By Dialogo July 02, 2013 The earth had just stopped shaking in the early morning hours of February 27, 2010, when Captain Rodrigo Lledó joined other members of the Talcahuano Naval Base’s leadership in the commandant’s office. The lights were out, as in much of Chile. Telephone communication was cut off. In a building perched on a hillside over the bay, the officers worked to assess damage from the massive magnitude-8.8 earthquake and to ensure that ships in port immediately set sail. By 5:50 a.m., two hours had passed since the earthquake, and the officers began to believe they were safe from the threat of a tsunami. That’s when Capt. Lledó heard a very loud metallic noise while assessing base renovations from a hilltop that overlooks the bay and naval installations. “The vessels collided with each other. It was a very strong and strange noise, something you do not normally hear,” he told Diálogo. What Capt. Lledó heard was the sound of 300 shipping containers from across the bay being lifted by the waves and hurled in every direction. Waves of varying sizes rolled in from every direction, swamping parts of the base in up to 9 feet of water and pushing vessels onto land while ripping others from their berths, dragging vehicles and equipment to the bottom of the bay. More than 500 people were killed by the earthquake and tsunami along the length of Chile’s coast. Incredibly, no lives were lost at the Talcahuano Naval Base, though some Sailors were forced to swim for their lives. One officer was driving on the base when the tsunami hit. In the dark of night, his headlights showed a wave approaching from the front. He quickly threw his vehicle into reverse, but saw another wave coming from behind. The water lifted his truck and washed him off the road. He lowered his windows to try to escape, and his car filled with water and slammed into a tree. Miraculously, he escaped by swimming and climbing to higher ground. The base’s infrastructure was devastated. The undulating seafloor at the epicenter, 94 miles from the coast, caused 7-foot waves in Talcahuano. A 60-foot-by-360-foot dry dock filled with water, lifting a merchant vessel under repair out of the dock and onto the roof of a repair facility. A $62 million scientific research vessel that was due for christening by then-Chilean President Michelle Bachelet later that day was pulled from its dock, slammed around with a helpless crew aboard and luckily grounded on a soft sandbank, sparing its sensitive equipment from damage. While many combat and civilian fishing vessels set sail immediately after the earthquake for the safety of open waters, some, like those in repair, were unable to. Ultimately, the Navy did not lose any vessels. Several floating docks were damaged, with one sunk and deemed irreparable. In the city of Talcahuano, 3,000 homes were destroyed and 103 Sailors’ quarters on the base were lost. In all, Capt. Lledó, who returned from retirement to serve as chief of the team overseeing the base renovations, estimated there was $300 million in damage. Captain Harold Kauer, general manager of Chile’s public-private shipbuilding and ship repair company, ASMAR, estimated an additional $350 million in losses to the shipyard. A New Base With Talcahuano effectively destroyed, the most important naval base and shipyard in the country was inoperable. The 4,626-acre Talcahuano Naval Base and its 7,000 Sailors are strategically located 500 kilometers south of Santiago, maintaining a key defensive position in the South Pacific. The base includes the headquarters of the submarine force, arsenals, training camps for marines, a hospital and Sailor housing, schools and a ship for scientific investigation. The ASMAR shipyard included two dry docks, five floating docks, several repair shops and a storage warehouse. “There was an important commitment by the government to recover and rebuild all the areas and dependencies that suffered the worst damage,” said Lucia Dammert, a security and defense expert who teaches at the University of Santiago. “Within the geographic regional strategy, there was also an important investment to improve what was there before and make it operational again very quickly.” The Chilean government decided not just to rebuild, but to upgrade Talcahuano. Within three days, once the city of Talcahuano was secured, hundreds of naval cadets and community volunteers, working in three- to four-week rotations, began to clean and rebuild the community. Simultaneously, rotations of Sailors worked on the base to bring it back to operational condition. Capt. Lledó and his team, working closely with the commander of the Navy and the government, developed a three-phase plan to rebuild and upgrade the base. The Chilean Congress approved $212 million to supplement an undisclosed sum recovered for insured facilities and equipment. The Navy committed to a goal of bringing the base back to operational capacity in 18 months. The ASMAR facilities were operational in an astonishing four months — by July 1, 2010. By February 2013, the rebuilding plan was in its second phase, with 62 percent of repairs and improvements complete and $152 million spent. “We designed a new naval base,” Capt. Lledó said. The base upgrade has thus far included more than 2,100 feet of piers installed with earthquake-resistant pilings. All nonessential facilities were relocated to higher ground, including schools, homes and offices. Since 600 computers were lost in the tsunami, sensitive equipment in seaside buildings, including new power generation plants, was raised above flood levels. ASMAR is also expanding its ship-repair capacity by dredging the bay to a depth of 24 feet to accommodate more and larger ships. “For us, at first it was a disaster,” said Capt. Kauer, as he sat at his desk below a portrait of Chilean naval hero Arturo Prat. “Today, we have realized that it was a tremendous opportunity, and we are taking advantage to re-engineer shipbuilding, logistics, human resources and obviously, with a new commercial endeavor.” For Capt. Lledó, the son of a sailor and a lifelong submariner who spent 25 years at Talcahuano, coming out of retirement to rebuild the base has special meaning. “This, for me, is also a nice life goal, to be able to finish my naval work rebuilding the place where I have always lived and worked.”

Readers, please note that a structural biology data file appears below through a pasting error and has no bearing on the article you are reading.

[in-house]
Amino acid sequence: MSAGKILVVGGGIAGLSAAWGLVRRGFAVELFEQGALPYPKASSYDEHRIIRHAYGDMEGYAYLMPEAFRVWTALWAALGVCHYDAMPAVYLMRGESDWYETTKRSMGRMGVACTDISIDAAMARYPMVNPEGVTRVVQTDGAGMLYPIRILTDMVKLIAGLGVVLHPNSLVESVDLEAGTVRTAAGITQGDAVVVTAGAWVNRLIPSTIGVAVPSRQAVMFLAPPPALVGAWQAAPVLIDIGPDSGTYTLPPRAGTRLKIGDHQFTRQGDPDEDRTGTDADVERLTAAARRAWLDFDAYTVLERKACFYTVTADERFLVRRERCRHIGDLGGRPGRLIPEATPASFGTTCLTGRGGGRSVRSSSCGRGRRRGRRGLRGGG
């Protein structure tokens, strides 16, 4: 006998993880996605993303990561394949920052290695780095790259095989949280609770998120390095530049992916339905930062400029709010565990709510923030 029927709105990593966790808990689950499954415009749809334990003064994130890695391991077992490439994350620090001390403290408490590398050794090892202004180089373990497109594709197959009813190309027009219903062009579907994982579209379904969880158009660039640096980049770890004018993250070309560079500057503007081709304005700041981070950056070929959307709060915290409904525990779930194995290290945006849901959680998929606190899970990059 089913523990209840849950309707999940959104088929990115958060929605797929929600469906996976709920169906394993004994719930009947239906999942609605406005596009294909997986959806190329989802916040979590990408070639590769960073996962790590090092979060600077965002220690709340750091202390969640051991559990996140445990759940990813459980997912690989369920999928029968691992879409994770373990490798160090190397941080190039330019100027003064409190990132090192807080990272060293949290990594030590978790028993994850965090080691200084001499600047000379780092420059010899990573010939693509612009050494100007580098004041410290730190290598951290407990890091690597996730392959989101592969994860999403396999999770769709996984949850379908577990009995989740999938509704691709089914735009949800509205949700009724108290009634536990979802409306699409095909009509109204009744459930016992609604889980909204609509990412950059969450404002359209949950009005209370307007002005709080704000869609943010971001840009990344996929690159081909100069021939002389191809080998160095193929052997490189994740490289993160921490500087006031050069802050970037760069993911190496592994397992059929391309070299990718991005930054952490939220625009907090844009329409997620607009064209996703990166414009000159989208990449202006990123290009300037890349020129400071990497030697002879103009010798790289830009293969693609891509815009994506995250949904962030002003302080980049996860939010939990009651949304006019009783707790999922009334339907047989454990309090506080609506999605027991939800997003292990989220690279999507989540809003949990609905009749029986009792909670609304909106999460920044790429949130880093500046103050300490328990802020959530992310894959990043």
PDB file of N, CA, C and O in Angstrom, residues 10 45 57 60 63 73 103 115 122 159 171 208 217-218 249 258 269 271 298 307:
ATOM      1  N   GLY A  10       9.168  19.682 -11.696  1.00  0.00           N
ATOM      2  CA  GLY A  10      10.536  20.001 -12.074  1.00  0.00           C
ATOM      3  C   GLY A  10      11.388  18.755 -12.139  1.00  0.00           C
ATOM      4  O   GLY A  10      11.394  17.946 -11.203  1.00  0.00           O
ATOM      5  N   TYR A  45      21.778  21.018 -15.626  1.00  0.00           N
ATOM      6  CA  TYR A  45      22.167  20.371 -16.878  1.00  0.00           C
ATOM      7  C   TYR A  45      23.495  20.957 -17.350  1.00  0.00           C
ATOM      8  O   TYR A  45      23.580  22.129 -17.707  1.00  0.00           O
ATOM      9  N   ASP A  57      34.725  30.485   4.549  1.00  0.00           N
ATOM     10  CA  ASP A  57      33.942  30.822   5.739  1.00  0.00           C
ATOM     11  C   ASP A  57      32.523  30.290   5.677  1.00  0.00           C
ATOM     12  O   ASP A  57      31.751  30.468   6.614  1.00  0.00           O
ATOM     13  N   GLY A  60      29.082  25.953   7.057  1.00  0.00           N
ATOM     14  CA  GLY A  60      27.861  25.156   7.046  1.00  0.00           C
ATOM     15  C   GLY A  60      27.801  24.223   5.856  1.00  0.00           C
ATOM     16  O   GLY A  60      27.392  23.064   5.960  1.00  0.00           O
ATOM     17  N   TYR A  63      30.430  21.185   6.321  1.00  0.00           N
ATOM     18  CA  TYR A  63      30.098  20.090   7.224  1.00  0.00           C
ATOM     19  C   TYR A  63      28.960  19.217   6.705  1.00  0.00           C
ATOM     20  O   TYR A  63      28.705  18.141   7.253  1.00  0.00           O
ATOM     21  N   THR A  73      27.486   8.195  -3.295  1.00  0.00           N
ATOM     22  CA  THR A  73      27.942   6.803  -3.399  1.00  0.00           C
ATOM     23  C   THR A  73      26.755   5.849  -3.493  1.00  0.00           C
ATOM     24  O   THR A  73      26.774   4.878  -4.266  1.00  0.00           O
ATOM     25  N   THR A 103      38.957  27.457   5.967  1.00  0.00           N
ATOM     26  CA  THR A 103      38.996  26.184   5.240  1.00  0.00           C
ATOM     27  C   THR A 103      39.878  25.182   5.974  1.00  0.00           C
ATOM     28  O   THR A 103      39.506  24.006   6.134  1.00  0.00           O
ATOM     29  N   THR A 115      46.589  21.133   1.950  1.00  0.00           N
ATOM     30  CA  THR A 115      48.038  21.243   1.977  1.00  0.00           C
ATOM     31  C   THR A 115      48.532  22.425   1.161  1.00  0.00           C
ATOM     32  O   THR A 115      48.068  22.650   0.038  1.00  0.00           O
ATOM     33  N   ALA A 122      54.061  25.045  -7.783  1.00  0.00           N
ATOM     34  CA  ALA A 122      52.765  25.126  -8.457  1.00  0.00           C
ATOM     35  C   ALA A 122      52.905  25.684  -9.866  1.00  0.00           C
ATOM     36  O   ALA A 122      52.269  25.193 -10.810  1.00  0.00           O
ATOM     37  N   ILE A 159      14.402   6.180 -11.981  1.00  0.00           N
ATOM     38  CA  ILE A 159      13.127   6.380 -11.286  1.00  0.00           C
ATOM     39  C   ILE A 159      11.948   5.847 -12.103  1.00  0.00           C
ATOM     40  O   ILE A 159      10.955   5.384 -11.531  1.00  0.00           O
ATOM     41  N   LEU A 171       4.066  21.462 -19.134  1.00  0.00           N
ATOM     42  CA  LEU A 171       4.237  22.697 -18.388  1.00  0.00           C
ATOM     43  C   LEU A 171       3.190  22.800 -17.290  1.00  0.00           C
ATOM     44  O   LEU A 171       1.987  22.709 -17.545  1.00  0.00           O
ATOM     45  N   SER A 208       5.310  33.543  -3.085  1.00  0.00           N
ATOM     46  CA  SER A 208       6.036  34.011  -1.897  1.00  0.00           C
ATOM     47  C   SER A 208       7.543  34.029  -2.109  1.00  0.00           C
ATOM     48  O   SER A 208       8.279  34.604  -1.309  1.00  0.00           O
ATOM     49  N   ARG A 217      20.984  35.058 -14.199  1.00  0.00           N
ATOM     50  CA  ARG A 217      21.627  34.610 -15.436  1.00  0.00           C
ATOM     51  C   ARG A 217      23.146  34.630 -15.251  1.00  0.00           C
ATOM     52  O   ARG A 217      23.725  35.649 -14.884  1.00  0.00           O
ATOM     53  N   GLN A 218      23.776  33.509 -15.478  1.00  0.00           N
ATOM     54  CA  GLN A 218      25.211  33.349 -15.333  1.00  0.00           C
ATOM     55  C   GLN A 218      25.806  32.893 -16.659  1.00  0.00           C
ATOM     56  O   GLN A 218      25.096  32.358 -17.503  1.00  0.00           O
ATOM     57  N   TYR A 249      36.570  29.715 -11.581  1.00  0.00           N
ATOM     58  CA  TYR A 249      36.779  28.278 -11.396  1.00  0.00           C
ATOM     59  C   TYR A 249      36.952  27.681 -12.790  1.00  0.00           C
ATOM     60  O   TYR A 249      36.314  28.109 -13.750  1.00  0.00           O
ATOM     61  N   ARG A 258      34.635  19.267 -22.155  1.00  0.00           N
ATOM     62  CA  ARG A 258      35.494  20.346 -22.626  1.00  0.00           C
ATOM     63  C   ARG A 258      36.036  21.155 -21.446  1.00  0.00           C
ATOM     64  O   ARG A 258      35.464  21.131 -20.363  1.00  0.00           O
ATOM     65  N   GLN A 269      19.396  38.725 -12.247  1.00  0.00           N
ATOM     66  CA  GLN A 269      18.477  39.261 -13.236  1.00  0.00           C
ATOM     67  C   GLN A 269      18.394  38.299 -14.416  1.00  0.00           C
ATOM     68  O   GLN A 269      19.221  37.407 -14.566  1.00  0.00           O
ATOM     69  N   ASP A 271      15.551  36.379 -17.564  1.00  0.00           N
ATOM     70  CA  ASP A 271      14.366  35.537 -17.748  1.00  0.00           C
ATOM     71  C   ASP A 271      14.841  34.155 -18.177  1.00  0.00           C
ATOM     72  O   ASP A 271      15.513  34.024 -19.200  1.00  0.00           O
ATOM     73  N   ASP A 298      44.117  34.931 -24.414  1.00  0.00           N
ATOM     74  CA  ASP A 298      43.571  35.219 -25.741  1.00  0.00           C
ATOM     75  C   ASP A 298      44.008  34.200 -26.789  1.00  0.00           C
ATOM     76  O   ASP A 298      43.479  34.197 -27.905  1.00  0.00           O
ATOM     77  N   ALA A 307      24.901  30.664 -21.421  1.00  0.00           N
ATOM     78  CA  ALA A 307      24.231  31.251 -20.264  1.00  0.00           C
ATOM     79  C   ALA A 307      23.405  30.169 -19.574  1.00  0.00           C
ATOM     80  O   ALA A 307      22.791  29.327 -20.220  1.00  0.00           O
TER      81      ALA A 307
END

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by Tracy McCue, Sumner Newscow â€” Those who drink responsibly know the importance of having the right variety of holiday spirits for the Christmas party and family gathering. Cobb’s Liquor is your one stop shop for your Christmas needs.Cobb’s Liquor, located at 1002 North A Street, is a mom-and-pop type liquor store – owned by James and Sandy Cobb of Wellington.The liquor store is located in one of the most unique locations in Wellington. You know where the round-about is? Then that’s where Cobb’s Liquor Store is. Just make the turn before you make the turns!Cobb’s Liquor has been a fixture in Wellington since 2001. And Cobb’s customers have never been disappointed about the prices available.“We have the lowest prices in Wellington,” Jamie Cobb said.Â Cobb doesn’t like to specifically name the items on specials. But look for the “Red Tag” special. Cobb’s usually has 20 tags in his store placed on specific alcoholic beverages for out-of-the-world savings. And the special is ever changing.And besides the price, what does Cobb’s Liquor do to preserve a dedicated customer base?“We have one of the greatest staffs anywhere,” Cobb said. “They are always there to help you.” How to contact them:Just give James and Sandy a call at 620-326-7677. Great Christmas stocking stuffers:Â Take your pick. Cobb’s has an outstanding selection of beers, wines, specialty liquors, and other spirits for the holiday.
Dear Editor,The Guyana Revenue Authority (GRA) wishes to respond to a letter by Mr Robin Singh published on Friday, August 31, 2018 under the title “Questions for government policy making keep piling up.”The letter writer insinuates that the position of the GRA and that of the Ministry of Foreign Affairs regarding the granting of concessions for remigrants is the “source of much confusion.” He made reference to the recent views expressed in the press by the Honourable Vice President and Minister of Foreign Affairs and the Commissioner-General of the GRA.The Authority wishes to state categorically that the views of the two Agencies are in no way at odds. The Agencies are tasked with differing roles and responsibilities. The Ministry of Foreign Affairs ensures that the remigrant meets the criteria set out in the said scheme for being a remigrant; while the Ministry of Finance, through the GRA, is responsible for administering the tax concessions. Administering allows the GRA to withhold, suspend, or cancel the concessions when the remigrant is in breach of the conditions of the scheme.In the case of motor vehicles, the exemption of duties on motor vehicles is granted on conditions pursuant to Sections 23 and 36 of the Customs Act, Chapter 82:01. These clearly state that the remigrant must:* Maintain legal residence in Guyana in accordance with Section 2 of the Income Tax Act, Chapter 81:01, for five (5) years from the date of registration of the vehicle* Report to the GRA in person every six (6) months with the motor vehicle certification of road worthiness/fitness, insurance and registration of inspection* Reside in the country for at least 183 days of each year until the five-year period has expired* Use the vehicle as a primary mode of transportation, and ensure that it remains in his/her possession within the five (5) years without being leased, transferred or sold.The Commissioner-General’s remarks on the breaches are factual. There have been blatant breaches in the remigrant conditions specified. The statement that “one in every three” of the concessions is breached can be borne out by the figures and visits to remigrant residences, where the “high end” vehicles cannot be found and the remigrant cannot be located. Investigations have revealed that funds are provided to prospective remigrants, who buy the said high-end vehicles and transfer possession by means of powers of attorney, then return overseas during the stipulated period that they are required to remain in Guyana. Some of these high-end vehicles include Rolls Royces, Hummers, Range Rovers, and Ferraris.To curb this practice, the GRA has been requesting the source of funds for these applicants. These acts constitute serious offences that warrant the Commissioner-General, under Section 36 of the Customs Act, to impose penalties, inclusive of forfeiture or fines in lieu of forfeiture. In December 31, 2017 alone, over $50 million in fines, penalties and duties were recouped from these individuals.Lastly, the Commissioner-General’s views on tax credits versus exemptions are well known. These views are in keeping with international norms and those of the Tax Reform Committee of which he was a member.Sincerely,Godfrey StatiaCommissioner-General